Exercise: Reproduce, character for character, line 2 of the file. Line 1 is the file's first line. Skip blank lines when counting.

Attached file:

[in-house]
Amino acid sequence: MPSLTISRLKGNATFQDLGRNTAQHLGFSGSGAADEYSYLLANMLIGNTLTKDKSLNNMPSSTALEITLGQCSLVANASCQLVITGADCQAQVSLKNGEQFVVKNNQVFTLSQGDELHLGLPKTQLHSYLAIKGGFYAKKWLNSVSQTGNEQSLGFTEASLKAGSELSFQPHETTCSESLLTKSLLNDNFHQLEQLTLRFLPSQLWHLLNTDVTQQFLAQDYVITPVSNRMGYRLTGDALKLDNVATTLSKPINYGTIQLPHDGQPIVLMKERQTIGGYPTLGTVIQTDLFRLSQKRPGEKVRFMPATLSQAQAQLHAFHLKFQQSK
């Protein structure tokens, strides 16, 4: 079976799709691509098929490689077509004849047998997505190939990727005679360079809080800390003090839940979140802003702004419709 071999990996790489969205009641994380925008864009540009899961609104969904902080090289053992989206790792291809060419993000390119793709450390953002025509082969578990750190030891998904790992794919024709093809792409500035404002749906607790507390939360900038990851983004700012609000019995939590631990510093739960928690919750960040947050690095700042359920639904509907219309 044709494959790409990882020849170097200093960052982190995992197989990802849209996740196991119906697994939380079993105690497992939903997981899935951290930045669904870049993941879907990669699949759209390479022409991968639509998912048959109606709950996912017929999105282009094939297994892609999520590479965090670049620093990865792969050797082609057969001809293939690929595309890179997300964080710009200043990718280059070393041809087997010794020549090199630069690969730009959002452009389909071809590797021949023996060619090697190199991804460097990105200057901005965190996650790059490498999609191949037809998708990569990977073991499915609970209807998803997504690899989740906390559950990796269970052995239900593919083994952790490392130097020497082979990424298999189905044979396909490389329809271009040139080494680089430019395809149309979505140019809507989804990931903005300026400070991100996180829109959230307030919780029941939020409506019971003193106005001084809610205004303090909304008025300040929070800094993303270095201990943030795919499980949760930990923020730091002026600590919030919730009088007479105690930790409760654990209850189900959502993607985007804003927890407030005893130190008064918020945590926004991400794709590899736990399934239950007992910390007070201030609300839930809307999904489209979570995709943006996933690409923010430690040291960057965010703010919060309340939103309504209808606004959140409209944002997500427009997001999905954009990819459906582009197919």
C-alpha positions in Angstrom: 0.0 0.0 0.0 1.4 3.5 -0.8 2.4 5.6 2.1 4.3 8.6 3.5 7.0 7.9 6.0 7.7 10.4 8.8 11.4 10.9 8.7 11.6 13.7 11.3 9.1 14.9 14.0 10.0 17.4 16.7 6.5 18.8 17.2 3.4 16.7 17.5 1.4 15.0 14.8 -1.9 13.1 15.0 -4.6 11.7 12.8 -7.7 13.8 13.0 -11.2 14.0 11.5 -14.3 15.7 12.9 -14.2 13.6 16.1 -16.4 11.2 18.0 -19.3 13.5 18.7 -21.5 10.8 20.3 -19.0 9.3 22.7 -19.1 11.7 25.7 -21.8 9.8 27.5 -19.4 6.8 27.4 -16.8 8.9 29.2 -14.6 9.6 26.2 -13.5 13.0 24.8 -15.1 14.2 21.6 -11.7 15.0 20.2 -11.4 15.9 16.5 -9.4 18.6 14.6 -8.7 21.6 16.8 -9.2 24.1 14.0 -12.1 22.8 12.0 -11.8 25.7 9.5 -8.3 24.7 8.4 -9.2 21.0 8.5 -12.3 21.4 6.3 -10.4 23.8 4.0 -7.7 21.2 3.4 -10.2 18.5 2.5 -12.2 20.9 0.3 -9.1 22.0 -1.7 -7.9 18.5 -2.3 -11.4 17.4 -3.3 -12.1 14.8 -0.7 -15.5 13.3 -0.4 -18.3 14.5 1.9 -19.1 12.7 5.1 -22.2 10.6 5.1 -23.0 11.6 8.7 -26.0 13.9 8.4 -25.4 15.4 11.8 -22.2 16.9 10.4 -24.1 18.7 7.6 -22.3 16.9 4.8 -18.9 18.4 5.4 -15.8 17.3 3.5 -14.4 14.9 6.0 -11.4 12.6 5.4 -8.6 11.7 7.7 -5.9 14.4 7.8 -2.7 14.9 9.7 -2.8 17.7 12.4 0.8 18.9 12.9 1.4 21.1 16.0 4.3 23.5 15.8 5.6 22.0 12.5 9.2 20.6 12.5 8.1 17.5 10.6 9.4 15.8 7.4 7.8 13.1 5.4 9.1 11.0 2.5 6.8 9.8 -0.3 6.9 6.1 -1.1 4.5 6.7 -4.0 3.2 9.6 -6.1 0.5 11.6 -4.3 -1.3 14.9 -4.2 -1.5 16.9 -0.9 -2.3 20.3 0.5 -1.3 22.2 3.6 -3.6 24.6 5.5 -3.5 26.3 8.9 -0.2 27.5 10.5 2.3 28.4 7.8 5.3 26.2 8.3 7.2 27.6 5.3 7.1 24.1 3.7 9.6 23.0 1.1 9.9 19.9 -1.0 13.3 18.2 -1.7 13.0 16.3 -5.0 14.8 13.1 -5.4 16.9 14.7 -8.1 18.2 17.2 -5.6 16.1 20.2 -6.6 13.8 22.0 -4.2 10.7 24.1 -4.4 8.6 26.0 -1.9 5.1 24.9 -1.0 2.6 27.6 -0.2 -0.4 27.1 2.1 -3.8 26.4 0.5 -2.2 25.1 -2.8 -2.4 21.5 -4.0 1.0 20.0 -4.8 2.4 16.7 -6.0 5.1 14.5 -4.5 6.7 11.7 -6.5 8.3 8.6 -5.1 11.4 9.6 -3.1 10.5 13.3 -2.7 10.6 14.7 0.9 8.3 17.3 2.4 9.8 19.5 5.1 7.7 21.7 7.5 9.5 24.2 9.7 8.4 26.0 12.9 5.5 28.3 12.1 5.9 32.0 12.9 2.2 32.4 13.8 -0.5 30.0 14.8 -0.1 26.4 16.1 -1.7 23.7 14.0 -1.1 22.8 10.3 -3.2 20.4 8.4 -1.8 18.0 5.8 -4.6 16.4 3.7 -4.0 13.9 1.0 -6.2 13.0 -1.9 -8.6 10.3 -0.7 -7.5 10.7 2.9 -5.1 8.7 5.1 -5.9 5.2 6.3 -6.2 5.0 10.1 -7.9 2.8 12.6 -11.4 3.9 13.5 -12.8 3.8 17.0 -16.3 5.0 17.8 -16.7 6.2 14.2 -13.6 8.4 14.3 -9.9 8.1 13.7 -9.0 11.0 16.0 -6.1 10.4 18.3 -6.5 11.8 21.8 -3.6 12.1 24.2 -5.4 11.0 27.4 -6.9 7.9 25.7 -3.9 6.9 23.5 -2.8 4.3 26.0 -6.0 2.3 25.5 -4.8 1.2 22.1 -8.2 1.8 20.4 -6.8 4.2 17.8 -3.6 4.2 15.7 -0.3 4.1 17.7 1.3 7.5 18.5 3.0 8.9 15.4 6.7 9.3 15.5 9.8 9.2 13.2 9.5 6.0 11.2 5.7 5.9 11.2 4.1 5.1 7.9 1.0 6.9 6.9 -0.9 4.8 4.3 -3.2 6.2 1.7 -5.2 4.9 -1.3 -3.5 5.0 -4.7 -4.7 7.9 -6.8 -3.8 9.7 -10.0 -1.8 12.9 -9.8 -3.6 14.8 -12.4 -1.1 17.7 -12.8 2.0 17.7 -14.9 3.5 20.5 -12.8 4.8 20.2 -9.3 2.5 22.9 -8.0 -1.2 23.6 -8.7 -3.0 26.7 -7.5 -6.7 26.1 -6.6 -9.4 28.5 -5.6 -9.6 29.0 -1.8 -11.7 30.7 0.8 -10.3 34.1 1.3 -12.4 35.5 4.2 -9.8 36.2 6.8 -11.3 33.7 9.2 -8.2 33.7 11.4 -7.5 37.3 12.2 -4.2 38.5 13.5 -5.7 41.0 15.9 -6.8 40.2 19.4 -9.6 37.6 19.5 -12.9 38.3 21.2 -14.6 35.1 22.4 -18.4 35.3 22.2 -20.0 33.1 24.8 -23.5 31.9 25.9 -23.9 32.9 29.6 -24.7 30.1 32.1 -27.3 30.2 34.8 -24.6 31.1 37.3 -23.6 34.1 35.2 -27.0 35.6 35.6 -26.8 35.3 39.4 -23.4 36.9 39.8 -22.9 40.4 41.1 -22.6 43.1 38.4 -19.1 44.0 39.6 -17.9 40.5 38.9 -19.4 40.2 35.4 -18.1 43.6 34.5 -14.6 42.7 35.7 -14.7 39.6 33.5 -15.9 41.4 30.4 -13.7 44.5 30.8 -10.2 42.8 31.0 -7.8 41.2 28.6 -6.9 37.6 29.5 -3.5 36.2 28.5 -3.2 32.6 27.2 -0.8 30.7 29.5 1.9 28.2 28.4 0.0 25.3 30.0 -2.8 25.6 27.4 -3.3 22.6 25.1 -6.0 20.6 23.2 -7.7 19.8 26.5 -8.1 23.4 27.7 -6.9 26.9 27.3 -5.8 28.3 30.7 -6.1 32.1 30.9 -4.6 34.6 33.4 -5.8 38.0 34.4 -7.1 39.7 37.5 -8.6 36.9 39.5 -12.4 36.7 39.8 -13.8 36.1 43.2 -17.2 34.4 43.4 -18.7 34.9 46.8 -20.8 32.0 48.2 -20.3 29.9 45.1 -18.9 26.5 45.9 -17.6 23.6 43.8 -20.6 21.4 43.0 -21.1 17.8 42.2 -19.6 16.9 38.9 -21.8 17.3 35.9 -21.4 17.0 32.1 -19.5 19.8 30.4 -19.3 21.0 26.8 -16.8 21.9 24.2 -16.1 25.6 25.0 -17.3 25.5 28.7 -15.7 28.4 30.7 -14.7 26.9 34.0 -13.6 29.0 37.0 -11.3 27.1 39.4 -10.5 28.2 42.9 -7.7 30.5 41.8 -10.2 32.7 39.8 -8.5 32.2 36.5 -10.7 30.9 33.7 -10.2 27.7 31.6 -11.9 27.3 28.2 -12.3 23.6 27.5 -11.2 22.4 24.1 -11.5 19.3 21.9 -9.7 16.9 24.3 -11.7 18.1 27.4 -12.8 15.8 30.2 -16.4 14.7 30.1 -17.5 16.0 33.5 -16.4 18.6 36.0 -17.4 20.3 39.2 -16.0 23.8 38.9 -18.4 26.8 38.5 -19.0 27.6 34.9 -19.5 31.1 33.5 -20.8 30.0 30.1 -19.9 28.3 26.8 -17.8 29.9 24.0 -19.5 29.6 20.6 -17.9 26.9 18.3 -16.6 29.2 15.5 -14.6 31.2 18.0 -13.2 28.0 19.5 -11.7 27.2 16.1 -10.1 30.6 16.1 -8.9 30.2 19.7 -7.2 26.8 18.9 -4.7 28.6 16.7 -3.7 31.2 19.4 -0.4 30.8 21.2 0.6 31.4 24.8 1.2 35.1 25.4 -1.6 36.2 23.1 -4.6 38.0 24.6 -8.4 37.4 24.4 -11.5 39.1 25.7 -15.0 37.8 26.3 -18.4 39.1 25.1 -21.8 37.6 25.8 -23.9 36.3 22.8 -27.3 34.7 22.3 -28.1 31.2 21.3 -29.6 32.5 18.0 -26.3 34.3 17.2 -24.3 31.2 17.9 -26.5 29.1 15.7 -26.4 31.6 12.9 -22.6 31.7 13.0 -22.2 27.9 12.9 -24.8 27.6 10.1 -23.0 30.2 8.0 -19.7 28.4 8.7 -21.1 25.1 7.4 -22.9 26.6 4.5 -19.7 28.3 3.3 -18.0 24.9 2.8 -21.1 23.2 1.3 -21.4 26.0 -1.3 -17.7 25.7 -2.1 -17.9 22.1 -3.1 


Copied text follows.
Amino acid sequence: MPSLTISRLKGNATFQDLGRNTAQHLGFSGSGAADEYSYLLANMLIGNTLTKDKSLNNMPSSTALEITLGQCSLVANASCQLVITGADCQAQVSLKNGEQFVVKNNQVFTLSQGDELHLGLPKTQLHSYLAIKGGFYAKKWLNSVSQTGNEQSLGFTEASLKAGSELSFQPHETTCSESLLTKSLLNDNFHQLEQLTLRFLPSQLWHLLNTDVTQQFLAQDYVITPVSNRMGYRLTGDALKLDNVATTLSKPINYGTIQLPHDGQPIVLMKERQTIGGYPTLGTVIQTDLFRLSQKRPGEKVRFMPATLSQAQAQLHAFHLKFQQSK